For building contractors, building a structure that stands the test of time is critical. It is best achieved with concrete sealers, which are separated into two groups -- penetrating and topical concrete sealers. Penetrating sealers are designed to penetrate and chemically react with the concrete to form a new chemical solid. The solid is breathable, and since it sinks into the concrete, it does not change the natural look of the surface. Besides, since penetrating sealers bond permanently with the concrete, they last longer than topical sealers. This article looks at the various types of penetrating sealers and their properties. Read on.
Lithium Silicates -- These represent a significant breakthrough in the industry today. Compared to other silicate sealers, lithium sealers have the smallest molecule size, which allows the sealant to penetrate deeper into the concrete. Another property that makes lithium silicate the best in the industry is its slow reaction time. As such, it allows the compound to penetrate the concrete better for a more dense result. The property eliminates the need to wet the surface for effective penetration. Further, the slow reaction allows lithium silicates sealers to penetrate evenly. It ensures the chemical reaction completes without whitening the concrete's surface.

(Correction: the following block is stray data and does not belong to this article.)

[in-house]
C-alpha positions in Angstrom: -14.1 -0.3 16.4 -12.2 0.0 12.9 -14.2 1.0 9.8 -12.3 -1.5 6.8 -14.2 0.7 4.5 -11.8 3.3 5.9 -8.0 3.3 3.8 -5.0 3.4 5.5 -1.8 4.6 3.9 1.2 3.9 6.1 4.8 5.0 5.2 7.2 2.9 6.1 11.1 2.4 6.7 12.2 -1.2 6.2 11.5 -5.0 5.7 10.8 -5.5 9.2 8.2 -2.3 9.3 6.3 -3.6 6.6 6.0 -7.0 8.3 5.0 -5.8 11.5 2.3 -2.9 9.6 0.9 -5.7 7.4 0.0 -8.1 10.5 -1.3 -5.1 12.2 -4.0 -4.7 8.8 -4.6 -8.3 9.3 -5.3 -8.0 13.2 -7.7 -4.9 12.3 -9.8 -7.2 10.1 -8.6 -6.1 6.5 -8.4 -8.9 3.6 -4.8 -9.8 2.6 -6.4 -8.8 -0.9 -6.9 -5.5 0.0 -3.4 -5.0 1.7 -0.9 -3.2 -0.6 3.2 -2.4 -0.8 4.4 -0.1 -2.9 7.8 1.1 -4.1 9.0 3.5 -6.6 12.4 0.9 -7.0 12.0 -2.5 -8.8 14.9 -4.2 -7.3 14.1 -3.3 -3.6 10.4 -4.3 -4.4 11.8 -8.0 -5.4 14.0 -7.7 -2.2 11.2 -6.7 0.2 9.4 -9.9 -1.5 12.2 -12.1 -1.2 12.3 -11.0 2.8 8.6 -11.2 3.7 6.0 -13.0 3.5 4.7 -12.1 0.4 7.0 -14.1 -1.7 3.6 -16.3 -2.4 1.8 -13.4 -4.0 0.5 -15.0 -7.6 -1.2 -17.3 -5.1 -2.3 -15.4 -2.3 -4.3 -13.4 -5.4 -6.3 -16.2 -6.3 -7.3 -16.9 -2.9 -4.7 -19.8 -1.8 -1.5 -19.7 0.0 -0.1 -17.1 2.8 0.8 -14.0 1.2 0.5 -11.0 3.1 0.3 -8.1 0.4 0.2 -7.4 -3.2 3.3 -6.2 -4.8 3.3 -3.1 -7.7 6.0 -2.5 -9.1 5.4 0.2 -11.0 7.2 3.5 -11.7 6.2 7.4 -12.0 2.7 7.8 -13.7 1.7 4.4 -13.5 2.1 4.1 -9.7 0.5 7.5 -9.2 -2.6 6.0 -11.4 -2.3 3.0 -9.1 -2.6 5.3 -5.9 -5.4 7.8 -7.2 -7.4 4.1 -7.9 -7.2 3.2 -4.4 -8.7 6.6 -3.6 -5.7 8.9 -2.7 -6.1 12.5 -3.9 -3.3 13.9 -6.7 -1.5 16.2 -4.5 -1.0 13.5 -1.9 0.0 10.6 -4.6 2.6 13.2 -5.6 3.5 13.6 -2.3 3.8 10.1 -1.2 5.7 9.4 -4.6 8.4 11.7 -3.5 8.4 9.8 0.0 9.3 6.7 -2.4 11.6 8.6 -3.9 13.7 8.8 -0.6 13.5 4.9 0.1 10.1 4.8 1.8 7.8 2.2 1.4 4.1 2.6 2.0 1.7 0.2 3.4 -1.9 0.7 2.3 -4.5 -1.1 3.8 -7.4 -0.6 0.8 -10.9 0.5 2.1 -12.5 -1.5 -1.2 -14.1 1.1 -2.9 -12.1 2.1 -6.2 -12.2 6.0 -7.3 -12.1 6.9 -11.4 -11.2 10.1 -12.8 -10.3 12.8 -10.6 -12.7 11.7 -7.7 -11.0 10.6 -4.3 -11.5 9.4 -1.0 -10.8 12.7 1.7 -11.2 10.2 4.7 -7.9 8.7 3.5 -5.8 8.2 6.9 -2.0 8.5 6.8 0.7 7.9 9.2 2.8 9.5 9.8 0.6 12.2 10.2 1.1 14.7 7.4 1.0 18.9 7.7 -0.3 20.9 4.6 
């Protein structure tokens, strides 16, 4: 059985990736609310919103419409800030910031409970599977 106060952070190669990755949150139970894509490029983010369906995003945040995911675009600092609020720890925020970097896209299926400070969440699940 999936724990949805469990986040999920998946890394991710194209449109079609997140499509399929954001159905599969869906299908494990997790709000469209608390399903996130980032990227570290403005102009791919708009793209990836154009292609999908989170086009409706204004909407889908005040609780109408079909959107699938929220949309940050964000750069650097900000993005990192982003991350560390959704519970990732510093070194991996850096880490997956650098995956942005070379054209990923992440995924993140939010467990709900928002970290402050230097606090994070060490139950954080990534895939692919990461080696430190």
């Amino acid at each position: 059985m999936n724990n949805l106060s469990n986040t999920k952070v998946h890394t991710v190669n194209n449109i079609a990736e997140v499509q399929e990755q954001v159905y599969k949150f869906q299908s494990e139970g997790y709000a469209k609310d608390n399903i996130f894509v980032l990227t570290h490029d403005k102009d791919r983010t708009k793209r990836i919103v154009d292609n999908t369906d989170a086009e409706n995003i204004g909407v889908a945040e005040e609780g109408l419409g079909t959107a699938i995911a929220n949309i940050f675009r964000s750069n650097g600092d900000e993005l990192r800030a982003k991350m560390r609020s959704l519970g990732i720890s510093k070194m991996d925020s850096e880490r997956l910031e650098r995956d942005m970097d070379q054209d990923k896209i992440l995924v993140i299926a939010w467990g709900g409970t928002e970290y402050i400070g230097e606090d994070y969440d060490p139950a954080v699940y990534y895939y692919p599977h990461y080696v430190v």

Potassium Silicates -- Another silicate concrete sealer that is close in property to lithium silicate sealers is potassium silicate. Just like lithium silicates, potassium silicates also have small molecules that allow them to penetrate deep into concrete with ease. However, the molecules are not as small as lithium silicates; therefore, the surface needs to be dampened before the sealer is applied. This allows the molecules to sink into the concrete without leaving behind white patches on the surface that affect the aesthetics of the concrete. Furthermore, for potassium silicates to sink much better into the concrete, contractors have to scrub the surface for better penetration of the sealer. Unfortunately, potassium silicates need several applications for a better result, unlike lithium silicates.
Sodium Silicates -- These are arguably the oldest type of silicate sealers and the most widely used in the construction industry. While they are not as user-friendly as potassium and lithium silicates, sodium silicates are the least expensive of all silicate sealers. However, more contractors are moving away from sodium silicates for various reasons. First, the sealers react more quickly, which does not allow them to react adequately with the concrete. It makes it difficult to remove the by-products of the chemical reaction on time, thereby resulting in a stubborn white residue on the surface. That said, the issues can be addressed by dampening the surface to allow the sealer to break the concrete's surface tension for easy penetration.
For more information, reach out to a company like Robert Guy & Sons Pty Ltd.